Matthew 10:29
The connection of this illustration should be noticed. Our Lord bids the first missionaries stand even on the house-tops, and freely speak out his message; but he, in effect, adds, "In doing this you will meet with dangers not a few. You will meet with enemies, some of whom will not stop short - if only their power will reach so far - of bloody issues. But fear not. You are watched and protected at every step, and come life, come death, you are safe." Van Lennep tells us that the edge of the house-top is the favourite station for the sparrows. "There they sit, or hop about and chirp, sharpen their little bills, or carry on their little quarrels; and when the coast is clear in the yard below, down they fly in a body to pick up any crumbs or scraps of food they may chance to find." Sparrows are sold at the smallest price fetched by any game. It was also the smallest living creature offered in sacrifice under the Mosaic dispensation. It was the gift for the poor leper.

I. GOD'S TENDER MERCY IS OVER ALL HIS WORKS. "His way is to look at the lowliest creatures and things as carefully, as paternally, as to the noblest and highest. To him there is nothing great, nothing little. He has a record of all the birds that fly. Sparrows on the earth are as numerous as stars in heaven, 'and not one of them is forgotten before God.' They build their nests in his sight; they hatch their young, and send forth their families every year; and God knows each one - whither it flies and where it rests; and not one of them falleth to the ground by shot of fowler, or spring of cat, or cold of winter, nay, one of them shall not hop down on the ground (so some understand the meaning of the term) without your Father" (Dr. A. Raleigh).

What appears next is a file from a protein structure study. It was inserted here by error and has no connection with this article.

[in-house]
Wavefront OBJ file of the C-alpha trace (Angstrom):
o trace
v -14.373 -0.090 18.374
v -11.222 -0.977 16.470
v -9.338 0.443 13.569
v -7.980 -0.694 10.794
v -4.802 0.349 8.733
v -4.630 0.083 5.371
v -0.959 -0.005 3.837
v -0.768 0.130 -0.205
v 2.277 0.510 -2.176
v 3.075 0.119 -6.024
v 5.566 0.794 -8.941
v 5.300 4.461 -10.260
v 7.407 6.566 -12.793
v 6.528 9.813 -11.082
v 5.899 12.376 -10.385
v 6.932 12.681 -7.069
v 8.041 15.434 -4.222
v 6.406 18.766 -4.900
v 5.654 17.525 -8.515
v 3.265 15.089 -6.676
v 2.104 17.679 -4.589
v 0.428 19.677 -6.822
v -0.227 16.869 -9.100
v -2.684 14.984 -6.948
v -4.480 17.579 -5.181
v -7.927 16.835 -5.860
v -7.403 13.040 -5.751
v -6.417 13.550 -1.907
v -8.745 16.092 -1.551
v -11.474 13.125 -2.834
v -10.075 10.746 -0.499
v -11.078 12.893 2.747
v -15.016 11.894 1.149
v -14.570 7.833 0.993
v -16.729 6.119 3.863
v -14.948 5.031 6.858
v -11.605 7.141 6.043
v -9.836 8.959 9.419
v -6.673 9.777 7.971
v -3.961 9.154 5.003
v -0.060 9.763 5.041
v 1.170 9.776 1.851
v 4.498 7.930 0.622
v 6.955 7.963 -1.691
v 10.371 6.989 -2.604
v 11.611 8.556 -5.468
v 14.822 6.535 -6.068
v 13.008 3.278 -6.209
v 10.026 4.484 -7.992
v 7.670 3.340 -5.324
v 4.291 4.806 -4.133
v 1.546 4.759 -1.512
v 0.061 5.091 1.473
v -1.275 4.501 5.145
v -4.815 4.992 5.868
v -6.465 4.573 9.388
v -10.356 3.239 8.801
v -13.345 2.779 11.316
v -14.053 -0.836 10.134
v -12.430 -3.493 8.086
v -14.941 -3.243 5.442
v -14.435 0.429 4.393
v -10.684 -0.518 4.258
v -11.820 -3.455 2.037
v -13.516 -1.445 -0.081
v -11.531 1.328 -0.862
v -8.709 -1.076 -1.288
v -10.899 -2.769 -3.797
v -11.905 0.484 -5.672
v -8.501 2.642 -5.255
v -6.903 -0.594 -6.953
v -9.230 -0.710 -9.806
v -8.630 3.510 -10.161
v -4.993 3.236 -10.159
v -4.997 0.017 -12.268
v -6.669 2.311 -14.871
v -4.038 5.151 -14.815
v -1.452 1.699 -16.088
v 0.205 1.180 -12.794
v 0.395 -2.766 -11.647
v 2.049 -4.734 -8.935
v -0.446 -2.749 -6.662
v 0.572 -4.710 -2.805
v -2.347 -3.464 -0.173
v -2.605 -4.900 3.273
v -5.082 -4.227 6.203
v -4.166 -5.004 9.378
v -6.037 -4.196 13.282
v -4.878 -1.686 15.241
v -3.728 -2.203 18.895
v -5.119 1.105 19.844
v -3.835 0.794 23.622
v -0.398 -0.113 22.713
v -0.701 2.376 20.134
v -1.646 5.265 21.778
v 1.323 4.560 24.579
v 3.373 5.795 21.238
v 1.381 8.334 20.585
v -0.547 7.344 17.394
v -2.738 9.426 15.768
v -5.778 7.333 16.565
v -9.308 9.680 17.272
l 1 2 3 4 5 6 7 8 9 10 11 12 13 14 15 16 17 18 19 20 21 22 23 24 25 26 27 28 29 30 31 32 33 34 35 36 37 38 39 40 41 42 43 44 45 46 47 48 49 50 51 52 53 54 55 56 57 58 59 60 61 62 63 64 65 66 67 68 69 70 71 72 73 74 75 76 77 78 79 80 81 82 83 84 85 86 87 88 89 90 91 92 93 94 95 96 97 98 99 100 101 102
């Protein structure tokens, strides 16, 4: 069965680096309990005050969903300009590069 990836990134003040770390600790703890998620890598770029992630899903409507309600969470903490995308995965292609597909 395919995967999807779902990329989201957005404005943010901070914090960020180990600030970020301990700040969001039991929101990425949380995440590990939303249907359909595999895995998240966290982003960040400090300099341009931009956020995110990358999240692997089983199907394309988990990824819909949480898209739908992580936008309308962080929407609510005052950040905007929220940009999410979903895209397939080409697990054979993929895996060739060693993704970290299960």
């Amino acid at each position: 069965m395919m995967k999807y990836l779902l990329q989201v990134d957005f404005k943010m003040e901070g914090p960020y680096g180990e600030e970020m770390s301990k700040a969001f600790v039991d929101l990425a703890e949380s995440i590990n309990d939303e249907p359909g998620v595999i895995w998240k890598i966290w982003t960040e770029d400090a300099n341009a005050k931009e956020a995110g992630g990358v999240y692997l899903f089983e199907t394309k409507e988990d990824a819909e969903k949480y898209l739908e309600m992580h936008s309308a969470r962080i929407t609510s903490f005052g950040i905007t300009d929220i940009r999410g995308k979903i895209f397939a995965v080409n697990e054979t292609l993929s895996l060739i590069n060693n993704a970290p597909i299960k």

II. GOD'S TENDER MERCY IS OVER ALL HIS CHILDREN. It is an argument from the less to the greater which is suggested. We see it and feel its force at once when we apply the argument in our common home relations. If the house-mother tends so carefully the canary bird in the cage, how much more will she tend carefully and lovingly the child in the cradle! If we are of more value than many sparrows, we may have the fullest confidence that God's dealings with us fit to our value. - R.T.







And one of them shall not fall to the ground.
I. To ILLUSTRATE AND CONFIRM THE DOCTRINE WHICH THESE WORDS EXHIBIT THAT THERE IS A PARTICULAR PROVIDENCE. The Bible reveals this doctrine — "His kingdom ruleth over all."

1. The providence of God extends to a meaner order of things — to raiment, birds, lilies; thus it is concerned with events great and small.

2. The providence of God is more extensive and minute than the care of any one part of the creation over another. The most tender mother never counted the hairs of her child, but God's providence extends to this.

3. The notion which the Scriptures give us of God. He is said to be Governor, but how can He be unless He attend to all the concerns of those over whom He rules. Where is His wisdom if events take place to meet which He is not provided; or His power, if circumstances transpire over which He has no control.